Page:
By Advanced Foot And Ankle Specialists
September 30, 2016
Category: Foot Care
Tags: Diabetic Foot Care  

Your Elgin, Schaumburg, Huntley and Crystal Lake podiatrists can help you care for your feet when you have diabetes.

Minor foot injuries can quickly turn into major health problems when you have diabetes. Podiatrists Dr. Gary Ochwat, Dr. Craig Halihan,diabetic foot care Dr. Ronald Clemente and Dr. Michael Williams provide diabetic wound care in Elgin, Schaumburg, Huntley and Crystal Lake, IL and explain why checking your feet regularly is so important.

How does diabetes affect my feet?

High blood sugar levels damage your nerves. The probably is more likely to occur if your diabetes is uncontrolled or poorly controlled and can happen whether you have type 1 or type 2 diabetes. When the nerves in your feet are damaged, you're less likely to feel pain if you have a sore or injury. In fact, you may not even know there's a problem if you don't check your feet.

High blood sugar levels also slow healing and make it harder for your body to combat infections. If infections are out of control, sometimes the only solution is to amputate your foot. Regular foot checks help you ensure that you spot potential problems when they're still small enough to respond to treatment.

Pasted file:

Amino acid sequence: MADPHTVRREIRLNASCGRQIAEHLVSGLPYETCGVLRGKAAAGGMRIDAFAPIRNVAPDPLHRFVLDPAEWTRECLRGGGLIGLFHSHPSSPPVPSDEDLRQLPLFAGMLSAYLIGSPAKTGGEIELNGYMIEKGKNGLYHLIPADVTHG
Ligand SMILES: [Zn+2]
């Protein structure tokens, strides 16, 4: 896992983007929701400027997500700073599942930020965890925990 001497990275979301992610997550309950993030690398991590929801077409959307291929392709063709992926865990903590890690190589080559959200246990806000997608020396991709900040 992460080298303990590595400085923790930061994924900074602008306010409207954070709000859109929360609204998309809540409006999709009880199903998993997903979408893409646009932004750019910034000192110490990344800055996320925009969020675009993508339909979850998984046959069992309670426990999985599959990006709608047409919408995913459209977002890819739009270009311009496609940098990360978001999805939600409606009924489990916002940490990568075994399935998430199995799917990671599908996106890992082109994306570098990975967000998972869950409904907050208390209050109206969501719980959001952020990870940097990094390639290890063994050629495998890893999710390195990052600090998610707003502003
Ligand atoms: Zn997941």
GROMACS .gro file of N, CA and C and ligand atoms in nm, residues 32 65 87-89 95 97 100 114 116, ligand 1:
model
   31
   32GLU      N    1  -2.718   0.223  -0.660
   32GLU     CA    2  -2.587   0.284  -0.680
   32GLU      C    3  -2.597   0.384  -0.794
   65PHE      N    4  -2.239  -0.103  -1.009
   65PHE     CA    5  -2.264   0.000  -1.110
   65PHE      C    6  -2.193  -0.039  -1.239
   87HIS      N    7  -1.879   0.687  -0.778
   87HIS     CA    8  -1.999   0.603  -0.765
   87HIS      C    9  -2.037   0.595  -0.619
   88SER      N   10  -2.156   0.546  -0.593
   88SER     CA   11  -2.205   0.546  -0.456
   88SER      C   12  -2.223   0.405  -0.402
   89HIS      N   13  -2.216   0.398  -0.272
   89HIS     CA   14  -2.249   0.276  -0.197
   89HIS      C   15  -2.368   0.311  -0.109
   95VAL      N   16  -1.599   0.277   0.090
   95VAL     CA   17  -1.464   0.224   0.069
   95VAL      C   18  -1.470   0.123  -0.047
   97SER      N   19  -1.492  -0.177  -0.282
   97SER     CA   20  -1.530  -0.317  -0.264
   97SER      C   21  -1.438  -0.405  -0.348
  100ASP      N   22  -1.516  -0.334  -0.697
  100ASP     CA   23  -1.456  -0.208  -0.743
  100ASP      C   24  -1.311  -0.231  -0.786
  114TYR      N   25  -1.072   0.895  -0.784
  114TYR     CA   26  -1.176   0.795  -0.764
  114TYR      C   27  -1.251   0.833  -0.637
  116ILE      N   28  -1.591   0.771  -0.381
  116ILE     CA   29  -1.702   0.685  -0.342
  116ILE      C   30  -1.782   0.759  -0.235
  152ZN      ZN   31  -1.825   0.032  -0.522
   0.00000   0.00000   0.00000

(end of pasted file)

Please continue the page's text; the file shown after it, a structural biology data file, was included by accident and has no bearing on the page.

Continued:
How often should I check my feet?

Daily foot checks are recommended. You never know when a new pair of shoes will cause a blister or when you'll step on a rock during a quick dash to the mailbox. It doesn't matter if you check your feet in the morning or evening, as long as you make daily checks a priority.

What should I look for?

Any changes to the skin of your feet can increase your risk of developing problems. For example, after walking around in your new shoes all day, you might not have a blister, but you may notice a red spot at the back of your heel. If you don't switch your shoes, that spot could turn into an open sore, blister or callus. Blisters are another sign that it's time to try another pair of shoes.

Other potential signs of trouble include open sores; ingrown toenails; tingling, numbness or burning sensations; or color changes. Poor circulation can make your foot look pale or blue, while black areas can develop if the tissue has died. If you notice any of these signs, call your podiatrist as soon as possible.

Regular foot checks can help you avoid diabetes complications. If you do develop a problem and need diabetic wound care, call your Elgin, Schaumburg, Huntley and Crystal Lake, IL, podiatrists--Dr. Ochwat, Dr. Halihan, Dr. Clemente and Dr. Williams--to schedule an appointment.

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